Around the world many are working on how we develop support for ageing populations. In South Korea they are looking to restructure jobs to make them more suitable for older workers. Brazil has established older people’s councils to consider the issues and generate ideas. The World Health Organisation has identified ten priorities towards making 2020-2030 a decade of health ageing. One of these priorities is sharing information and experience.
We all make mistakes. These will be of varying degrees and seriousness, but all of us can look back on judgements that proved to be wrong, decisions made in error or things we would, in hindsight, have done differently. Sometimes it may be that we just didn’t understand the impact of a particular factor or event. The same also applies to organisations. Neither good intentions nor past success provides immunity. Of course, the larger and more influential an organisation, the more the consequences of mistakes are likely to be magnified. Businesses may pay for these mistakes in terms of profit, share value or even their survival. We may want to ponder the consequences when health bodies make significant errors.
We all know there are many factors involved in any individual’s health, there are environmental factors, the physical circumstances in which they live, their behaviours and genetics. Access to good medical services, for both prevention and treatment are also recognised as being important. But the processes by which it is decided which services are provided where, be that at a national, regional or local level are, perhaps, less frequently considered. Yet we all know there are significant variations in everything from cancer survival rates (good to be in the USA, Canada, Australia, Finland or Iceland) to access to good quality ante-natal and early years care, where Western Europe general does well as do Japan, Singapore, Hong Kong and Macau but the USA does relatively badly.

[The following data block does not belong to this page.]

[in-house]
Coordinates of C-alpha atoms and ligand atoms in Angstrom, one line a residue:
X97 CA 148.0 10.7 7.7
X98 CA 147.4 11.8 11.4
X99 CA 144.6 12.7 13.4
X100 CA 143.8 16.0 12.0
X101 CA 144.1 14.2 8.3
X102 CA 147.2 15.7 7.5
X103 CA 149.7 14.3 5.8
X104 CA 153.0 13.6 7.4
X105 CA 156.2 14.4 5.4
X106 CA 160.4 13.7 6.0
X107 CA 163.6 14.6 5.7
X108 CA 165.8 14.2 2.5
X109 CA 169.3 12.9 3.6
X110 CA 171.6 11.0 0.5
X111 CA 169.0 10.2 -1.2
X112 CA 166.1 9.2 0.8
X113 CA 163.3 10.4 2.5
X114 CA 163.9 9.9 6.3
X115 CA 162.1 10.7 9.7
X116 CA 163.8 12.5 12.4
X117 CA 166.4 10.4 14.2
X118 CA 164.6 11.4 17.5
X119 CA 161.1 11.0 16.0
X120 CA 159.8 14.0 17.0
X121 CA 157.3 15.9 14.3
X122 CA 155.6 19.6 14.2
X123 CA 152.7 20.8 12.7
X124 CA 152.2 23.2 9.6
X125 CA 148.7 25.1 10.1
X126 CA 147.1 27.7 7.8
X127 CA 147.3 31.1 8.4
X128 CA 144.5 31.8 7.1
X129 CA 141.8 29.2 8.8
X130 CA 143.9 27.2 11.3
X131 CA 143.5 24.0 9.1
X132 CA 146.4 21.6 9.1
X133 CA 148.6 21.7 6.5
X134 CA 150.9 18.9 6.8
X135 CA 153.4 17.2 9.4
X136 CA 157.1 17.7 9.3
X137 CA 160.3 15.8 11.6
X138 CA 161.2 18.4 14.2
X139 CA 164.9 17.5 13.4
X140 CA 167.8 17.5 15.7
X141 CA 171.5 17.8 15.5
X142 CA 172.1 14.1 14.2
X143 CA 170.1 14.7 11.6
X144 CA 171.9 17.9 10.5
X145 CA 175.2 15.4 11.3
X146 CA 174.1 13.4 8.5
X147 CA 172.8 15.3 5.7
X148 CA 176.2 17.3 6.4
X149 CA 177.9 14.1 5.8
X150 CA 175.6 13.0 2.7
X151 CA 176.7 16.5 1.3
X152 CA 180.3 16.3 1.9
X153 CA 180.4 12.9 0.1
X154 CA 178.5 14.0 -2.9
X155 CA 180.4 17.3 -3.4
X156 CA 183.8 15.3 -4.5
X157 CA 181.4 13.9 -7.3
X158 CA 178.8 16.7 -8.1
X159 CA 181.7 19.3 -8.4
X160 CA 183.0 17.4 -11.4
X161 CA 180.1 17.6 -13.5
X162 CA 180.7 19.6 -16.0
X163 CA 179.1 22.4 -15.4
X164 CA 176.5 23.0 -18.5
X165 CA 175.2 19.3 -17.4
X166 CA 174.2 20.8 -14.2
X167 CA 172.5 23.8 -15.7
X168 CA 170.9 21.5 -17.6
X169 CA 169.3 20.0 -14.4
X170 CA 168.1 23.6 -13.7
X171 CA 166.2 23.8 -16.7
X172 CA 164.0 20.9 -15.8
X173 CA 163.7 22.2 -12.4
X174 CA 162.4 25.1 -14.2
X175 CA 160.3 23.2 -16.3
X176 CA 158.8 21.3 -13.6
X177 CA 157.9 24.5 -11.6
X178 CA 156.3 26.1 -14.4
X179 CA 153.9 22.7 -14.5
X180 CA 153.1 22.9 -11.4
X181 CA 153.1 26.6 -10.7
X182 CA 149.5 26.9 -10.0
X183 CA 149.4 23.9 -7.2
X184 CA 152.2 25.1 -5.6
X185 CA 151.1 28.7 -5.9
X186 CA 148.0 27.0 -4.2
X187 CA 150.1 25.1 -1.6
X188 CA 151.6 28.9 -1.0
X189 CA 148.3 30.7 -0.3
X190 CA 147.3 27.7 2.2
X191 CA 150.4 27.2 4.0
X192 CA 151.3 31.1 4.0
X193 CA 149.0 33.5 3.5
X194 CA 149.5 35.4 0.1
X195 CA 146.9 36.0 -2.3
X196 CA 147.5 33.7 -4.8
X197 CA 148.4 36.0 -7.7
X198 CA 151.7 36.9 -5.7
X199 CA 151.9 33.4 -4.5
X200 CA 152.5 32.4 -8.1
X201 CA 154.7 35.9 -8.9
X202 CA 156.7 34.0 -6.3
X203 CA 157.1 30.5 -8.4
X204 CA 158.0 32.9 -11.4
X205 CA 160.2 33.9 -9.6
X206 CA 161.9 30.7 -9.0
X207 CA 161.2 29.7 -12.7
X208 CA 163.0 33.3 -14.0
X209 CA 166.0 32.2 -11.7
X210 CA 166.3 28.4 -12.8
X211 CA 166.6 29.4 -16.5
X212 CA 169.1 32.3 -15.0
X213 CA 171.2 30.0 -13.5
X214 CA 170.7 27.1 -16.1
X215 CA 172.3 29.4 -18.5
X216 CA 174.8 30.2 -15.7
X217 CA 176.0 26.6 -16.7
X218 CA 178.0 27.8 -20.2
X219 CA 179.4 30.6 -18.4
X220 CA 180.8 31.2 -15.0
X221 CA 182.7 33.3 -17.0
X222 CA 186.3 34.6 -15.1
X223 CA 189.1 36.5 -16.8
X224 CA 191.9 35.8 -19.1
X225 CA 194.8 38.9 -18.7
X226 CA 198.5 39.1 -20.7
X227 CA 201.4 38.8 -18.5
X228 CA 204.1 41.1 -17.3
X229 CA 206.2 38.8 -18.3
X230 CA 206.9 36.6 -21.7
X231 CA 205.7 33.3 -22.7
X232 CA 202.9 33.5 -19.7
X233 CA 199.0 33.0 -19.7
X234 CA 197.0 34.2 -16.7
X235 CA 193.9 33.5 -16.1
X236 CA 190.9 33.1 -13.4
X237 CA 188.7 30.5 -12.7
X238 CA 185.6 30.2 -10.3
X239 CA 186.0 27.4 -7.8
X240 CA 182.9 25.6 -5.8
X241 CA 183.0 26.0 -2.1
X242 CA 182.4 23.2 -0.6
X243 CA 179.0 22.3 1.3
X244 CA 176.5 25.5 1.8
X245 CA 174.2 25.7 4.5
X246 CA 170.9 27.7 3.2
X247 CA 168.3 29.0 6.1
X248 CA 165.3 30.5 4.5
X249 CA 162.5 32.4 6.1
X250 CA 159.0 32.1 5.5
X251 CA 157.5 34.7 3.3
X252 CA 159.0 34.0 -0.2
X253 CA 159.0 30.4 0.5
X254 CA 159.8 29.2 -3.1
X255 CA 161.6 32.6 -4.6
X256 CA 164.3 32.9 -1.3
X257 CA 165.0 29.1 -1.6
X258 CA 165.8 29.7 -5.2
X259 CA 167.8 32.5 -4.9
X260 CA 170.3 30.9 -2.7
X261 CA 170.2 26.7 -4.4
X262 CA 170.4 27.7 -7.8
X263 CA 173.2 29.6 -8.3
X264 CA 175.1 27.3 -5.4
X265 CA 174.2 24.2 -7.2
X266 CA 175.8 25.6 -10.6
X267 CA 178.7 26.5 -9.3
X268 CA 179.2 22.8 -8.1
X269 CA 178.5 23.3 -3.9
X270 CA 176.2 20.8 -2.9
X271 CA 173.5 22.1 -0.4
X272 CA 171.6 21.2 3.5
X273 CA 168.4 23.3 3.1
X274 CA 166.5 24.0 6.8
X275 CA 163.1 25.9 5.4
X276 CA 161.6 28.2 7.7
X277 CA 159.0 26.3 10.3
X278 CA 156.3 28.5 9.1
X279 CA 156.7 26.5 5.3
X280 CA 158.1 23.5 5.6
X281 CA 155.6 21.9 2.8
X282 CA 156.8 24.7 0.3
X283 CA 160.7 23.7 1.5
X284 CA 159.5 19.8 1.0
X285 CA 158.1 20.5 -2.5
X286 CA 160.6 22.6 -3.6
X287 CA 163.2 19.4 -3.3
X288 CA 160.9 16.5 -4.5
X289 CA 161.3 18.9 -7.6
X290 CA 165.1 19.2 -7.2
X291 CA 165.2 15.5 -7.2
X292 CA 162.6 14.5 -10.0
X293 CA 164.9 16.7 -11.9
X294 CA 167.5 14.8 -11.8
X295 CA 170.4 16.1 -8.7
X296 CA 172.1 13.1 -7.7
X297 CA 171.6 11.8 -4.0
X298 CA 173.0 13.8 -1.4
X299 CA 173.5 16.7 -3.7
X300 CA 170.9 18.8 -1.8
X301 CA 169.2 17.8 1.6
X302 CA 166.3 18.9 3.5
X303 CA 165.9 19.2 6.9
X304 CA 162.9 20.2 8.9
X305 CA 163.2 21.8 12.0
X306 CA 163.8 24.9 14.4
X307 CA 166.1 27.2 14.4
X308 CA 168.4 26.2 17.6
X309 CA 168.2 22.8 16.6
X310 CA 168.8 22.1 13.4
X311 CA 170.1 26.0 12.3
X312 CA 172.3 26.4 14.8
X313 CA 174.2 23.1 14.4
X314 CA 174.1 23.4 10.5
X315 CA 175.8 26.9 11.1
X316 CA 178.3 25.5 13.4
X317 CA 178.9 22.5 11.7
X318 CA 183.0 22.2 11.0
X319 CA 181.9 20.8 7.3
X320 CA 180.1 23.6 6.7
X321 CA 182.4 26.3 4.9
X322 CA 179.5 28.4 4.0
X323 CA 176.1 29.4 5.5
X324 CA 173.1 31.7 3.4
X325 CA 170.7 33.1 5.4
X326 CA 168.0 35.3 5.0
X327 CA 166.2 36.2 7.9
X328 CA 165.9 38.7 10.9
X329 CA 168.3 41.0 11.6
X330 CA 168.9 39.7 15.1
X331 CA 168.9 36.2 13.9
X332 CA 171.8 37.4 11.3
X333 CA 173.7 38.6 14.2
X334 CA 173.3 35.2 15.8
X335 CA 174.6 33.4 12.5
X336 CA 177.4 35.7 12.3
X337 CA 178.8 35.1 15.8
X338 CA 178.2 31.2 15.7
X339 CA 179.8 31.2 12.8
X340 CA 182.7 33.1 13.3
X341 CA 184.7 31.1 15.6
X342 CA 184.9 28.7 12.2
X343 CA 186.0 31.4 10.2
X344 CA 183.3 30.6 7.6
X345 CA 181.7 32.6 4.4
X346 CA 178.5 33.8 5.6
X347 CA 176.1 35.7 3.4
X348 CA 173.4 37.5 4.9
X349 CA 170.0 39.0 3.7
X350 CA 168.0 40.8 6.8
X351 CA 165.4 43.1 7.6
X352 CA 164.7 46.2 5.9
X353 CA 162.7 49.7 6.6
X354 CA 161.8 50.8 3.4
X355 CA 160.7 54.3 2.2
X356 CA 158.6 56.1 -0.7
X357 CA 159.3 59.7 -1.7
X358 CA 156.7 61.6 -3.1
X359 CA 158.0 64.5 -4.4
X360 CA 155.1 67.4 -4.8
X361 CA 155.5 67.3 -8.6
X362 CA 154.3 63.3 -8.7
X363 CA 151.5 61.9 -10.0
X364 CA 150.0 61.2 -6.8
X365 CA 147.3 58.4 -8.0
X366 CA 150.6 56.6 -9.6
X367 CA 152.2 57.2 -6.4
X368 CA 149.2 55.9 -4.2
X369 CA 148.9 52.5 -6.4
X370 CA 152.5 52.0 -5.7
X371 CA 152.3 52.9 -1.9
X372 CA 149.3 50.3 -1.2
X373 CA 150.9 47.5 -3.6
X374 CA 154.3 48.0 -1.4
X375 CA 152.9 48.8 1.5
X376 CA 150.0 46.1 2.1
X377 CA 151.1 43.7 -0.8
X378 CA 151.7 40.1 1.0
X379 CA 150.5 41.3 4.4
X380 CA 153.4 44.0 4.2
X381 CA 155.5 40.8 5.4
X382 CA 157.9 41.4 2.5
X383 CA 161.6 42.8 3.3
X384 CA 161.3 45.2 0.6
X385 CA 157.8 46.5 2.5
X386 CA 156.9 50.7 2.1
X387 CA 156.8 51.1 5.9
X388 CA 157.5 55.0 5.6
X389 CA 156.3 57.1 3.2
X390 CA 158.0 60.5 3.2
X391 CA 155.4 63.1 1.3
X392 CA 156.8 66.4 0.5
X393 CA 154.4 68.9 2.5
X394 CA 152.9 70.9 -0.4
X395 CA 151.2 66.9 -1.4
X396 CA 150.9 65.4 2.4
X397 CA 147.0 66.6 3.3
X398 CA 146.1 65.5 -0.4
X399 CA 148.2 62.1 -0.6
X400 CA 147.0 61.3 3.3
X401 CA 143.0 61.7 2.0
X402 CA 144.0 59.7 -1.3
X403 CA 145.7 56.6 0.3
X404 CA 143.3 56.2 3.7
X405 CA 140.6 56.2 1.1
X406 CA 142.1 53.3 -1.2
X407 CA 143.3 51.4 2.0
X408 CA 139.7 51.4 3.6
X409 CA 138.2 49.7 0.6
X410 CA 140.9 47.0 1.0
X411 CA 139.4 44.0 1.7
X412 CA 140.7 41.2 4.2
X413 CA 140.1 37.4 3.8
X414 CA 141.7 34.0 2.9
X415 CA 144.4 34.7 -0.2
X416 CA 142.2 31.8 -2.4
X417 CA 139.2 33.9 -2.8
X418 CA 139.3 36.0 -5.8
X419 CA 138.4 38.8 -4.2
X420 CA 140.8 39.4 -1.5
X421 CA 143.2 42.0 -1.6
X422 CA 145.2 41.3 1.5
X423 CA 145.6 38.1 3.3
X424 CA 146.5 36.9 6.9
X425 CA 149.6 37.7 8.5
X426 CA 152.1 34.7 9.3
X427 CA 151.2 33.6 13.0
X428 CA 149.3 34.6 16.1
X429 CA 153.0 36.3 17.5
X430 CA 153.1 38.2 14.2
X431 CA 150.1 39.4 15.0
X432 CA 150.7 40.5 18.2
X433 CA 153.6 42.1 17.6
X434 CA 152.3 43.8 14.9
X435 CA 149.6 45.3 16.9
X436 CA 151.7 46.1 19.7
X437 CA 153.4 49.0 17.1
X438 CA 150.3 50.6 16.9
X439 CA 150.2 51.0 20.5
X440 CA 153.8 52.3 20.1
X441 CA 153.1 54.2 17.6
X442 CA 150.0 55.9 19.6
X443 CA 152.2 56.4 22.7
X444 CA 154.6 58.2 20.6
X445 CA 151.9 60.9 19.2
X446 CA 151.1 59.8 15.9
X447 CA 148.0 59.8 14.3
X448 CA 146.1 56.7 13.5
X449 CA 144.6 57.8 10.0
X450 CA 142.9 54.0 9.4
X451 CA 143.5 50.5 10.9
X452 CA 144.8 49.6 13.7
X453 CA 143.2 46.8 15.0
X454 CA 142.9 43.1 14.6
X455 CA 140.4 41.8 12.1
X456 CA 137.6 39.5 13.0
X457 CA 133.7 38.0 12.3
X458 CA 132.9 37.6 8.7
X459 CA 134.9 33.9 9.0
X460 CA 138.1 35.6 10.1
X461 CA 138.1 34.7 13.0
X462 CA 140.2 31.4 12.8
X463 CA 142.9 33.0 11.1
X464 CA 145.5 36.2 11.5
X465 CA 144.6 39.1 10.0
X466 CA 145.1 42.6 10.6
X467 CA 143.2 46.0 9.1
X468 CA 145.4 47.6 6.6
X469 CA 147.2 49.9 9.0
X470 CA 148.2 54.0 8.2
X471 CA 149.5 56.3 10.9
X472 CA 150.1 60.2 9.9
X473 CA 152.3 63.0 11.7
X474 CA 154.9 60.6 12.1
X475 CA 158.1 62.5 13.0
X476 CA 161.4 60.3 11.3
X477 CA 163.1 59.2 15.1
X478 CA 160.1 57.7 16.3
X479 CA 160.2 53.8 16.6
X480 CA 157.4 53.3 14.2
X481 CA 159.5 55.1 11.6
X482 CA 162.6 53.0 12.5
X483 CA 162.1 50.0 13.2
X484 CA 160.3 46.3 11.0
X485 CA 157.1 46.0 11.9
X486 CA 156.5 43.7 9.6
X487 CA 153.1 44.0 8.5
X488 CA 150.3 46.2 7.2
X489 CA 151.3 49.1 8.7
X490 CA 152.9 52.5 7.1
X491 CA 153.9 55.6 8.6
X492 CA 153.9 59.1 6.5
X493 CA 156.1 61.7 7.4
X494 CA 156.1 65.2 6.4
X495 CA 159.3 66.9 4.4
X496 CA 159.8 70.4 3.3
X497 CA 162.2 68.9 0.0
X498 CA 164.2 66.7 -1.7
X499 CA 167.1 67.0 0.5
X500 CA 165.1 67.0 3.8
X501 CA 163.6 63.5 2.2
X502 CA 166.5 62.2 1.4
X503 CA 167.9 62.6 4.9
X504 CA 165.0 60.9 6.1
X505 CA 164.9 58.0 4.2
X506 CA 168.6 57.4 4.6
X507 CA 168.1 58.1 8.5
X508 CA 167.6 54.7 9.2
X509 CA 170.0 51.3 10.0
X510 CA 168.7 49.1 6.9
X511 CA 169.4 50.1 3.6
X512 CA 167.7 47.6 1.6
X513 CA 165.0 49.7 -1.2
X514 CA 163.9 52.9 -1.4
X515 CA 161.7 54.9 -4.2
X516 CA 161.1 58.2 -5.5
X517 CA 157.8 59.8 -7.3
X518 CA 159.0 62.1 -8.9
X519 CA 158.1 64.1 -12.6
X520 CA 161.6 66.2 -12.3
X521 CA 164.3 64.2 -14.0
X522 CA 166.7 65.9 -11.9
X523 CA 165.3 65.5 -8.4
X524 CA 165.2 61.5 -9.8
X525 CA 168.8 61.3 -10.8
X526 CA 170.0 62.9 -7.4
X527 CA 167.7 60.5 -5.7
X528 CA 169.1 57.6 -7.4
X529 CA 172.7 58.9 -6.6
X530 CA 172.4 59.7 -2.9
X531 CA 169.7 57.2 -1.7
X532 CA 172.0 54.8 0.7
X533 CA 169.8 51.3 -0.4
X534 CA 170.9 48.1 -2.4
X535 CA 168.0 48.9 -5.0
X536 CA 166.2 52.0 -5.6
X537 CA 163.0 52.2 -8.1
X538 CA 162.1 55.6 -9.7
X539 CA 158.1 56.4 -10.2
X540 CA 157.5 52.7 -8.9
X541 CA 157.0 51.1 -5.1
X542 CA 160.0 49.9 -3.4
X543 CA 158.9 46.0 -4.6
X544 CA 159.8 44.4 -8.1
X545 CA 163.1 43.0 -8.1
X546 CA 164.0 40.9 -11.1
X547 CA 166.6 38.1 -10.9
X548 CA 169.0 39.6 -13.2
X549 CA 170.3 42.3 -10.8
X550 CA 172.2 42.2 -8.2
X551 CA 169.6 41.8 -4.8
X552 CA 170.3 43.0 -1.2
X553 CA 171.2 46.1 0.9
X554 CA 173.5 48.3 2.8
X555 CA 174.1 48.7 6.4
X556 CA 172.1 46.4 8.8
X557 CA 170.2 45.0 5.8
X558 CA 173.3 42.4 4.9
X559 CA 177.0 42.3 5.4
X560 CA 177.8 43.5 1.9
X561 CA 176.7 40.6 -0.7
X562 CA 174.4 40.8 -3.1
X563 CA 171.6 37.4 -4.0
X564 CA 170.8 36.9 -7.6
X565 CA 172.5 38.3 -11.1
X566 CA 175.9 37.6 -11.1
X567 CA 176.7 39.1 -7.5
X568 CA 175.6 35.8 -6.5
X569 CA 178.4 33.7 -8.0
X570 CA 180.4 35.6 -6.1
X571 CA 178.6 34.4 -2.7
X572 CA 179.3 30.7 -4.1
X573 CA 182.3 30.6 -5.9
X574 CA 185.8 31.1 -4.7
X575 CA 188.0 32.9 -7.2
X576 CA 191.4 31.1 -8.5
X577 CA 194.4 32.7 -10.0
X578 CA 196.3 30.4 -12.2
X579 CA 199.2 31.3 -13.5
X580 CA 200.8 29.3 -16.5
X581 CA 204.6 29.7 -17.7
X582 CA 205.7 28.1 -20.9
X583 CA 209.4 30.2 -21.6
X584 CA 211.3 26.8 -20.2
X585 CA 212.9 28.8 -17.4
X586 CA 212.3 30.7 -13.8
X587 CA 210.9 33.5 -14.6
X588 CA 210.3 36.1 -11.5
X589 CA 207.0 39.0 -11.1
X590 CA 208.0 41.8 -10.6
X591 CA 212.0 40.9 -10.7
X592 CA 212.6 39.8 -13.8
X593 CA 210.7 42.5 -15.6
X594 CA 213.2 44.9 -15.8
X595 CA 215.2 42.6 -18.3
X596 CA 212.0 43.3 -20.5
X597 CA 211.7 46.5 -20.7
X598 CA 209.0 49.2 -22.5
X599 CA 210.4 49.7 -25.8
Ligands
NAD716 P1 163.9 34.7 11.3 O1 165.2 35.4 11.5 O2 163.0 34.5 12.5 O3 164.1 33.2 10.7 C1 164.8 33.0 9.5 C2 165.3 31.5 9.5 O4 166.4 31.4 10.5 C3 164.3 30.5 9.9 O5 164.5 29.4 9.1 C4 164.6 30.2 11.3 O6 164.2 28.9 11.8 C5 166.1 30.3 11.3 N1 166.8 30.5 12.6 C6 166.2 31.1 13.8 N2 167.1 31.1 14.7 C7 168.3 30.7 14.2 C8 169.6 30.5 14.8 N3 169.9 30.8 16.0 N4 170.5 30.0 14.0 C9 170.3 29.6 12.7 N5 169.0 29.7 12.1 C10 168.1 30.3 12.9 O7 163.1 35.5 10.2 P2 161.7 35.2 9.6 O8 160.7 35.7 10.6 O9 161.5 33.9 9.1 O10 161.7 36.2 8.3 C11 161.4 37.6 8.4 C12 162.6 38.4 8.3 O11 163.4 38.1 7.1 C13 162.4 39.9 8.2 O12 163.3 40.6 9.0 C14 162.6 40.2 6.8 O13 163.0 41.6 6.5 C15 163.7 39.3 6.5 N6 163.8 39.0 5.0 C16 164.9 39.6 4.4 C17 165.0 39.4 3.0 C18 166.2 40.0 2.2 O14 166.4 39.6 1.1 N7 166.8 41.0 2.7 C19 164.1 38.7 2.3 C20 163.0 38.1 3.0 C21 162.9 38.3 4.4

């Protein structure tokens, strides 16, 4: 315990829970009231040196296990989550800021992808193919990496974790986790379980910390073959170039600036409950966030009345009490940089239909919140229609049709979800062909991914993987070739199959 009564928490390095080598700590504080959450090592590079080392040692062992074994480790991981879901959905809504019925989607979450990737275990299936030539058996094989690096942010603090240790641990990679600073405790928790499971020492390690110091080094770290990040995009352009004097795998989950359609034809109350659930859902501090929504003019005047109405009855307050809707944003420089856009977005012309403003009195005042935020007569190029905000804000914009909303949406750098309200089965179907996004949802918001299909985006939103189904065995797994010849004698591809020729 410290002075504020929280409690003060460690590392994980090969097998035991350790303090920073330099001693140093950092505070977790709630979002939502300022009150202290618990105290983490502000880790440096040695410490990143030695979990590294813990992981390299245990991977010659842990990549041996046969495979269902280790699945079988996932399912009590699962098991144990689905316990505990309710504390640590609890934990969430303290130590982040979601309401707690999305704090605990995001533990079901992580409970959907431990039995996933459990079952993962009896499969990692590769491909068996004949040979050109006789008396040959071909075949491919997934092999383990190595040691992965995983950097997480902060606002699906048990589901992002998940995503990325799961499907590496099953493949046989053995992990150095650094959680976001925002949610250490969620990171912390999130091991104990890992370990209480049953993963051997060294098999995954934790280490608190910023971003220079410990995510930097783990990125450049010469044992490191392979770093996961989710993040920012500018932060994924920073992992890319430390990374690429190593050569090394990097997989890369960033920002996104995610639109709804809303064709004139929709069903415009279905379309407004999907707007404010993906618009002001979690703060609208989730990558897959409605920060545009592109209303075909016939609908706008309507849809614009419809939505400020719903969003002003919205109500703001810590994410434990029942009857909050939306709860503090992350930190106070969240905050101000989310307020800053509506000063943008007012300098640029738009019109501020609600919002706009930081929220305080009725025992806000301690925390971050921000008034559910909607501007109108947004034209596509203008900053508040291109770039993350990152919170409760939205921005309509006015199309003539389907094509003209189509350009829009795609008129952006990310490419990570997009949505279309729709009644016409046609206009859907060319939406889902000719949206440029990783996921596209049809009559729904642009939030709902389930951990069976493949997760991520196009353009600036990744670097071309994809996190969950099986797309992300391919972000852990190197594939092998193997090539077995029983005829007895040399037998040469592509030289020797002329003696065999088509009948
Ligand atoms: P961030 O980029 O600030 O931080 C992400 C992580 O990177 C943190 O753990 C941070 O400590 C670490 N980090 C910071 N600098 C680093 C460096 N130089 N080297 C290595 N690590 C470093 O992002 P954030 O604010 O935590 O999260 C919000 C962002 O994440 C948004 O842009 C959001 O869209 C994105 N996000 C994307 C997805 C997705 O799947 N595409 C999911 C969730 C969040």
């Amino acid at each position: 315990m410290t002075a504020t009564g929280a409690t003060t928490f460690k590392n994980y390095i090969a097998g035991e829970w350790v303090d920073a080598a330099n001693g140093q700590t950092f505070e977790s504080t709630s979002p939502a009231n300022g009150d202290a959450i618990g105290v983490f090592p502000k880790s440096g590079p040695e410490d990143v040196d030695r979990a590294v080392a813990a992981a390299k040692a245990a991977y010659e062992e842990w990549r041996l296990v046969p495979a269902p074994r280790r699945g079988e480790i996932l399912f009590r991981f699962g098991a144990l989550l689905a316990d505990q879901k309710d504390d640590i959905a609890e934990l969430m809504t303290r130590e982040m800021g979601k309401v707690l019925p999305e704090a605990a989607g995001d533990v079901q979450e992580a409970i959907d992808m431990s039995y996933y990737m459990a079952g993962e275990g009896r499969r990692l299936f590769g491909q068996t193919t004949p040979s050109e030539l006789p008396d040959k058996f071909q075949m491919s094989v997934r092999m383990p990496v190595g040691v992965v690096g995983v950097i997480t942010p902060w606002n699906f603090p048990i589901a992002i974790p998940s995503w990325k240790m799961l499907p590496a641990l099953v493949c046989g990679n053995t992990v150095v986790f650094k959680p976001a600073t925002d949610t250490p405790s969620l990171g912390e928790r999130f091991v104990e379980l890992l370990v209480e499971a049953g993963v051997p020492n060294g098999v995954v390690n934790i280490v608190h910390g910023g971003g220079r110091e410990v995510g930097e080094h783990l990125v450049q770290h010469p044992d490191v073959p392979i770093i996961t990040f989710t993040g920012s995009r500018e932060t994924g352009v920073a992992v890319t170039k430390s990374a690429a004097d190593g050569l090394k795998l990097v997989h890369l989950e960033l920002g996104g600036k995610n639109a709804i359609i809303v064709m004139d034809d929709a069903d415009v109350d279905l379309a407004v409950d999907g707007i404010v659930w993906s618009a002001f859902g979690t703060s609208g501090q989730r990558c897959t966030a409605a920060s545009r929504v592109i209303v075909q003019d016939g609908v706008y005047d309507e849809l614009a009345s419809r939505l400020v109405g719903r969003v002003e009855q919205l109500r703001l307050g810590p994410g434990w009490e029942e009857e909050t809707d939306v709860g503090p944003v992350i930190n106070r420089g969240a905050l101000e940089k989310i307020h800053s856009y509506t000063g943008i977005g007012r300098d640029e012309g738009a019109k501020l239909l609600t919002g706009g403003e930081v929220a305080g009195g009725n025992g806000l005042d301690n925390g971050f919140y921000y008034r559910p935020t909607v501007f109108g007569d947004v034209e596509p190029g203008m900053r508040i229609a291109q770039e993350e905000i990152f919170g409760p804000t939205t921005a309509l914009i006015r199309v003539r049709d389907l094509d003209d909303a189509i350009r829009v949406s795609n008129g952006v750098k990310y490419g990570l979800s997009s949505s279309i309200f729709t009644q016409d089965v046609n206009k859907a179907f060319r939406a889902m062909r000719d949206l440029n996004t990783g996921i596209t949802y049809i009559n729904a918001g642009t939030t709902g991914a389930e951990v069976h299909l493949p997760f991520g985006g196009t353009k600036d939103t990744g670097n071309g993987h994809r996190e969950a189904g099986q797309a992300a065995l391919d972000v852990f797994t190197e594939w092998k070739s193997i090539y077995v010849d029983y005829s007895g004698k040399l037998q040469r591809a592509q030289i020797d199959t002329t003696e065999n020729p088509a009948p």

I was recently involved in a visit to London by a group from Washington DC. They were drawn from the offices of both Republican and Democrat members, and all shared an interest in learning more about UK harm reduction approaches. While my contribution was limited to illegal drugs and alcohol, they also met those involved in promoting tobacco harm reduction approaches. I am always struck by how much more difficult and complex we make harm reduction around legal substances than illegal. Providing advice on how an injecting heroin user might reduce risks to themselves and those around them is, by and large, pretty uncontroversial. Start talking about offering practical advice to those who drink above the government recommended guidelines or to those who smoke or otherwise consume nicotine (despite the efforts of Public Health England), and you can quickly find yourself in hot water.